Darshan Rana
Darshan Rana
Wednesday 25 Oct 17 05:53:31 PM
Let’s Celebrate Chhath!
Let’s Celebrate Chhath!

After Diwali, there is bigger day for North Indians on Chhath. Yes, Chhath Pooja is four-day festival observer elaborately in Bihar and Jharkhand on the sixth day of the lunar month after Deepavali every year.

It is also called Surya Shashti. Today, it is celebrated in all the areas where the migrants from Bihar and Jharkhand have a presence.

Chhath or Chhath Pooja is a way to be grateful to the Sun for giving the bounties of life on earth and for the fulfilment of wishes of believers. Sun worship is believed to help cure a number of diseases and ensures longevity and prosperity of family members, friends, and elders. The four days of Chhath Puja are:

Day 1, Nahay Khay: On the first day of Chhath Puja, devotees take a dip, preferably in the river Ganga and carry home the holy water to prepare the offerings to be made to Surya. The women of the house observe vrata or fast — they are called vratin — allowing themselves only one meal on this day.

Day 2, Kharna: On Panchami, the day before Chhath, the vratins observe a fast for the whole day, which ends in the evening, a little after sunset. Just after the worship of the Sun, the offerings of rasiao-kheer, puris and bananas, are distributed among  family and friends. The next 36 hours, the vratins go on a fast without water.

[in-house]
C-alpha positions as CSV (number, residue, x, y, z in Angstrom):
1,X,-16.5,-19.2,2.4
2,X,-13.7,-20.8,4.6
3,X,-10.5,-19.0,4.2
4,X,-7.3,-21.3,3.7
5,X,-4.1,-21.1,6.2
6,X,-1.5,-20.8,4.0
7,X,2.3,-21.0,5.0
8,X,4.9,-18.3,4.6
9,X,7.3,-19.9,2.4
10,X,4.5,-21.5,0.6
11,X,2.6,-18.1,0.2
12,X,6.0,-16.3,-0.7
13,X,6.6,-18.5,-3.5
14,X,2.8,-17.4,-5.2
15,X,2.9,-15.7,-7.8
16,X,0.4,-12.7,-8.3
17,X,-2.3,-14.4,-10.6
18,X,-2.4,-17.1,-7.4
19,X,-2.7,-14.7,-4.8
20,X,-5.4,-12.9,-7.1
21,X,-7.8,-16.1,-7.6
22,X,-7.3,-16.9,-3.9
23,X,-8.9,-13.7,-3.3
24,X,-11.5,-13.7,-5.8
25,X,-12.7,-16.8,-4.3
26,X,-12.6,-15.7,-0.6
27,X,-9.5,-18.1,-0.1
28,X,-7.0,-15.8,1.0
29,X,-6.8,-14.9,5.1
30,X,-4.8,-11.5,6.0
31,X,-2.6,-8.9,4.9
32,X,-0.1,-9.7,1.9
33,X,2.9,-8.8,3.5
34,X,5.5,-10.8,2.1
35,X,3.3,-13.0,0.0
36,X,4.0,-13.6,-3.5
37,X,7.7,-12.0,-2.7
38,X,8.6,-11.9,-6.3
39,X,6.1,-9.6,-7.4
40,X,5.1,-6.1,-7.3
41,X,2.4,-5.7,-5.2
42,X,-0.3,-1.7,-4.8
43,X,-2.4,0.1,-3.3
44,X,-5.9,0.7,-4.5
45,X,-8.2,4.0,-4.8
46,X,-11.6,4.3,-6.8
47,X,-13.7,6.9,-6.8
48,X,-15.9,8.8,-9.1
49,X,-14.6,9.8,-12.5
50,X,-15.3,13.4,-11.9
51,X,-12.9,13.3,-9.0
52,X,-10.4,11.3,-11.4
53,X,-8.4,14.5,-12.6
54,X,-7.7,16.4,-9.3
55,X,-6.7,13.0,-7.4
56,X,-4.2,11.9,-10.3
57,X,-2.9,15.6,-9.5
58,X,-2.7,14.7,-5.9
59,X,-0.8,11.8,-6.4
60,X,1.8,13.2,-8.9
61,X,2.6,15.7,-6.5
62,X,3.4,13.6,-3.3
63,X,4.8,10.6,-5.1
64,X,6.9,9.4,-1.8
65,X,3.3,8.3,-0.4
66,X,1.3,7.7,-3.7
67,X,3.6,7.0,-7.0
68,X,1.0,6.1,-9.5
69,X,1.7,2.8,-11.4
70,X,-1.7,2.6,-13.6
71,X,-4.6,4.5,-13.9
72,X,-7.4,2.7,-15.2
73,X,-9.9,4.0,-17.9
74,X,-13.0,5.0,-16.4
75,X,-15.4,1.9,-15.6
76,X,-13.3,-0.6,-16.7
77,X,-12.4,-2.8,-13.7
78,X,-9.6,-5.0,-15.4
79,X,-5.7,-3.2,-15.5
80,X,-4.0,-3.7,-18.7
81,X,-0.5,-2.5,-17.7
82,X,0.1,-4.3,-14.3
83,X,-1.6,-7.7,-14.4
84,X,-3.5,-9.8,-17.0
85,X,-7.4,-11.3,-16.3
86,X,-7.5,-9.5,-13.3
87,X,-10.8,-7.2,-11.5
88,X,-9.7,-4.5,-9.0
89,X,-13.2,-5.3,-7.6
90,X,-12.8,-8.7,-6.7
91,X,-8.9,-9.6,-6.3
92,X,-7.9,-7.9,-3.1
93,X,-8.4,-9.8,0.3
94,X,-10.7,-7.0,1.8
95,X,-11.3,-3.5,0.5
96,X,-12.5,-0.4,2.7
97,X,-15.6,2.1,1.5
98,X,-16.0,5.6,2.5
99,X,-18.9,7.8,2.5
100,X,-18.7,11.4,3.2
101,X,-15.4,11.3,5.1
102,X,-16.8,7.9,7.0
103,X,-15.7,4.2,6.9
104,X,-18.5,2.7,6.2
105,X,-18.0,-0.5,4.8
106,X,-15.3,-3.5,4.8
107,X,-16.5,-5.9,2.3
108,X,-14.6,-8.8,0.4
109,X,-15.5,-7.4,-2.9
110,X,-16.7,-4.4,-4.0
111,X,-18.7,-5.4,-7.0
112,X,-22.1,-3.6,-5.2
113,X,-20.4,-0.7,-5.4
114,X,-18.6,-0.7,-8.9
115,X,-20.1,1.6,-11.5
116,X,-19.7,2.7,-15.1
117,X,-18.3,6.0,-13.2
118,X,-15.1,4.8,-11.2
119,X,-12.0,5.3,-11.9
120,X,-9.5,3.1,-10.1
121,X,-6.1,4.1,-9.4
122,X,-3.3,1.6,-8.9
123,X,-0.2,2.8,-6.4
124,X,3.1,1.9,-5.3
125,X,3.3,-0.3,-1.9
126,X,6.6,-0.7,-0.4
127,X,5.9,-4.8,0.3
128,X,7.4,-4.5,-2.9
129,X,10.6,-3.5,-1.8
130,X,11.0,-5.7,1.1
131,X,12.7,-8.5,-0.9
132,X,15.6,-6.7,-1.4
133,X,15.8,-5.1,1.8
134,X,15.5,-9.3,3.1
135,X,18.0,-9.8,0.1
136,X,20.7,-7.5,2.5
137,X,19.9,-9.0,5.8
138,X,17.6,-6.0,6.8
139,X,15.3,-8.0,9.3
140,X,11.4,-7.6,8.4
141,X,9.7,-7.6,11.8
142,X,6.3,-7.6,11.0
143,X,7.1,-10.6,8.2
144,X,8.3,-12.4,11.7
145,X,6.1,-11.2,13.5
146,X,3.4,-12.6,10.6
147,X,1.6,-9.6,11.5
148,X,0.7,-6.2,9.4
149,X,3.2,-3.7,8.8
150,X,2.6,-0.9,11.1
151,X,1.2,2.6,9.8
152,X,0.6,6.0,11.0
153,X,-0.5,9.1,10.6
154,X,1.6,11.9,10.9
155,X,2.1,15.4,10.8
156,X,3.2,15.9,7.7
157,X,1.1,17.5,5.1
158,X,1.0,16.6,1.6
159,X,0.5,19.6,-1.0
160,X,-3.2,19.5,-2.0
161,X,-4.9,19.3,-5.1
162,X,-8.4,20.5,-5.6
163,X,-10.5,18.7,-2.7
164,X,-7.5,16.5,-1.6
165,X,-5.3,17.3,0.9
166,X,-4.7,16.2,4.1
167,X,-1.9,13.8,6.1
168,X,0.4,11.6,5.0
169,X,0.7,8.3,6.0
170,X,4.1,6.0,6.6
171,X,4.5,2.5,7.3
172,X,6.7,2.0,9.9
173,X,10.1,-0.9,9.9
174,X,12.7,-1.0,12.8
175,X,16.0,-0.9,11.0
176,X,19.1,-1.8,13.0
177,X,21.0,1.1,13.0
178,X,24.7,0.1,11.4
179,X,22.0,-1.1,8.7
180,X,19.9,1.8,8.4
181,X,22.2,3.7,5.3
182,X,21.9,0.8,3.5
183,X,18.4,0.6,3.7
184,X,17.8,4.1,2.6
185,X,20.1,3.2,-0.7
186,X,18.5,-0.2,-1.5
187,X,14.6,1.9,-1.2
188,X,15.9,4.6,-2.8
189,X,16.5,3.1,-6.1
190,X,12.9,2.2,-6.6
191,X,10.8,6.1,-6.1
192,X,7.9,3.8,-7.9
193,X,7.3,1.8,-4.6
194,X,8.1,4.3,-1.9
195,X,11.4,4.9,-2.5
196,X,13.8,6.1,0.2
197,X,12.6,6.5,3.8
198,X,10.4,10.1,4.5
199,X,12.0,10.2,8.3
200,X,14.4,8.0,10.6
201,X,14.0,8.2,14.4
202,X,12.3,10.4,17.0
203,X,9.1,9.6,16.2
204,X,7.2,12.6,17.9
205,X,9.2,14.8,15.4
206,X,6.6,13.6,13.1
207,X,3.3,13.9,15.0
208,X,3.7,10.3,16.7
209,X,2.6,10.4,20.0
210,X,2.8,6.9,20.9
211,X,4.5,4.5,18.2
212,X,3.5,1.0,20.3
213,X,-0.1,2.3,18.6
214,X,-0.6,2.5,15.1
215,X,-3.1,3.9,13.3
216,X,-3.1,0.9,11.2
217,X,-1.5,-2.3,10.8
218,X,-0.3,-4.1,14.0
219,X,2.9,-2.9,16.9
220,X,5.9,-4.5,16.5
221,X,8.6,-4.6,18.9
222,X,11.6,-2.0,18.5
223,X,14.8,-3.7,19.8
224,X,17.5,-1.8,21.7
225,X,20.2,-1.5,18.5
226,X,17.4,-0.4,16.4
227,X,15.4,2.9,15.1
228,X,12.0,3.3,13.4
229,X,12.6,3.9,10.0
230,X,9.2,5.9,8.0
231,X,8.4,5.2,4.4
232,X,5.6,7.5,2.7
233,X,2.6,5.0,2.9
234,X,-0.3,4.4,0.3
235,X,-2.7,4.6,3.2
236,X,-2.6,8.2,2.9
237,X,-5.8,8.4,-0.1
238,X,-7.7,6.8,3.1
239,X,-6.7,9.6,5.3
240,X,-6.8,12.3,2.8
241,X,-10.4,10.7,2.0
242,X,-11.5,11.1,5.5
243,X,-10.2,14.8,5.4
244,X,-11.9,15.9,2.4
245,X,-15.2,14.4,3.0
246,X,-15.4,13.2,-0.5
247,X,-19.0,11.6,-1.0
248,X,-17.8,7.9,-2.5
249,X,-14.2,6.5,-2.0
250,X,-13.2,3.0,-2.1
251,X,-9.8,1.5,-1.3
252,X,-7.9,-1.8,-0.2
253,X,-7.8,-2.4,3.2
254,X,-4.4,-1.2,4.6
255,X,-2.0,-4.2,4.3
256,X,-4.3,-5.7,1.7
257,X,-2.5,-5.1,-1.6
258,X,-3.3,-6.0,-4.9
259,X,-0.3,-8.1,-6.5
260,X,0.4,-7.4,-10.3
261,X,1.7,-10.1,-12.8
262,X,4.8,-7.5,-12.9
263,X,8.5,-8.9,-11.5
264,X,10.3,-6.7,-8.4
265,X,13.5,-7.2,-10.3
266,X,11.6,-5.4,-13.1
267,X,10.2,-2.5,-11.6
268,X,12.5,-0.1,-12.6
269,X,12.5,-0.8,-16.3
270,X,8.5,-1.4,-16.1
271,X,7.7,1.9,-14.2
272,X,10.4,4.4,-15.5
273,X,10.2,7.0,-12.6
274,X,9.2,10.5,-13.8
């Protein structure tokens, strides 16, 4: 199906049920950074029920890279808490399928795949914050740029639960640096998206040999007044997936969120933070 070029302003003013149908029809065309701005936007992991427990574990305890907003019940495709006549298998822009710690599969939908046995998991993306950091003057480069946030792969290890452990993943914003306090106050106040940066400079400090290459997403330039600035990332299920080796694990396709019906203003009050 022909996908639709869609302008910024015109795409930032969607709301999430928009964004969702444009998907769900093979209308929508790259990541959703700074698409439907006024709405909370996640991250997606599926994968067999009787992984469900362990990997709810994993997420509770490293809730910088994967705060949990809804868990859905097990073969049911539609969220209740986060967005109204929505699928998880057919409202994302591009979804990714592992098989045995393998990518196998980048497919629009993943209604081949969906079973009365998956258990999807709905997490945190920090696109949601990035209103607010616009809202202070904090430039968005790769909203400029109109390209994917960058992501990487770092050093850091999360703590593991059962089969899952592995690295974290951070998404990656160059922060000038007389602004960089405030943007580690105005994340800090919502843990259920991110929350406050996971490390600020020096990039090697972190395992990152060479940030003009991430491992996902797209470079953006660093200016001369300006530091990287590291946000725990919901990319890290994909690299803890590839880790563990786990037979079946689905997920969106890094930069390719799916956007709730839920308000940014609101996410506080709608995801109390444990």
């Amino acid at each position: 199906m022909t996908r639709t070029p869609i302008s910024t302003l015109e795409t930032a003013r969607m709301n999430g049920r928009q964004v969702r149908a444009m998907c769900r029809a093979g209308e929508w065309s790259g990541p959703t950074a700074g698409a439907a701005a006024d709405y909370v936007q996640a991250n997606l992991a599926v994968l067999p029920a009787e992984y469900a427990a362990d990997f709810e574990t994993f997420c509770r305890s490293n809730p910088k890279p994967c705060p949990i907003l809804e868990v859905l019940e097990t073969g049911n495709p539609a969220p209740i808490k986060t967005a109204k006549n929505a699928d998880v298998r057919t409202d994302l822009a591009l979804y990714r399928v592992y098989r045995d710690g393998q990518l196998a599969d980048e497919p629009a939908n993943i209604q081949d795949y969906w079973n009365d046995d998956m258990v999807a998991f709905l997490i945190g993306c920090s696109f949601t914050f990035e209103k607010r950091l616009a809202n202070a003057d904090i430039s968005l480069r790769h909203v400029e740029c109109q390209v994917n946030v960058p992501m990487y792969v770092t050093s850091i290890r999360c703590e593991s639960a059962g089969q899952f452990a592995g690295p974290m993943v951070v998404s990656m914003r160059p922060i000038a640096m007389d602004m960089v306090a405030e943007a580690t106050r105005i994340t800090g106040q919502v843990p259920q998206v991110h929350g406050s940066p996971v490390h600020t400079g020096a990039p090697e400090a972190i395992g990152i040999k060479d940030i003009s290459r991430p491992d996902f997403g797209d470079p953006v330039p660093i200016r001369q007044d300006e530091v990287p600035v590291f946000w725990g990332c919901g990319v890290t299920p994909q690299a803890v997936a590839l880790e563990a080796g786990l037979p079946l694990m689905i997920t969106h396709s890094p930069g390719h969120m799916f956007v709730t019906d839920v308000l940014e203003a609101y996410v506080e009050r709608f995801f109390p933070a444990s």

Day 3, Sanjhiya Arghya: The day is spent preparing the prasad or offerings, at home. On the eve of this day, the entire household accompanies the vratins to a riverbank or a common large water body to make the arghya, also called offerings to the setting sun.

It is during this phase of Chhath Puja that the devotees offer prayers to the setting sun. The occasion is almost a carnival. The folksongs sung on the evening of Chhath reflect the culture, social structure, mythology and history of Bihar and Jharkhand. The three main linguistic regions of Bihar — the Maithili, Magadhi, and the Bhojpuri — and all the various dialects associated with these, have different folksongs, but have an underlying unity in their dedication to Chhath.

Day 4, Bihaniya Arghya: On the final day of Chhath, people go to the riverbank before sunrise, in order to make offerings to the rising sun. The festival ends with the breaking of the fast by the vratins. Friends visit the homes of the vratins to receive the prasad. Partaking of the prasad is so important that even a millionaire will beg for it at the Chhath ghat. This symbolises that everybody is a beggar in front of the Almighty.

(Courtesy: Gyan Rajhans)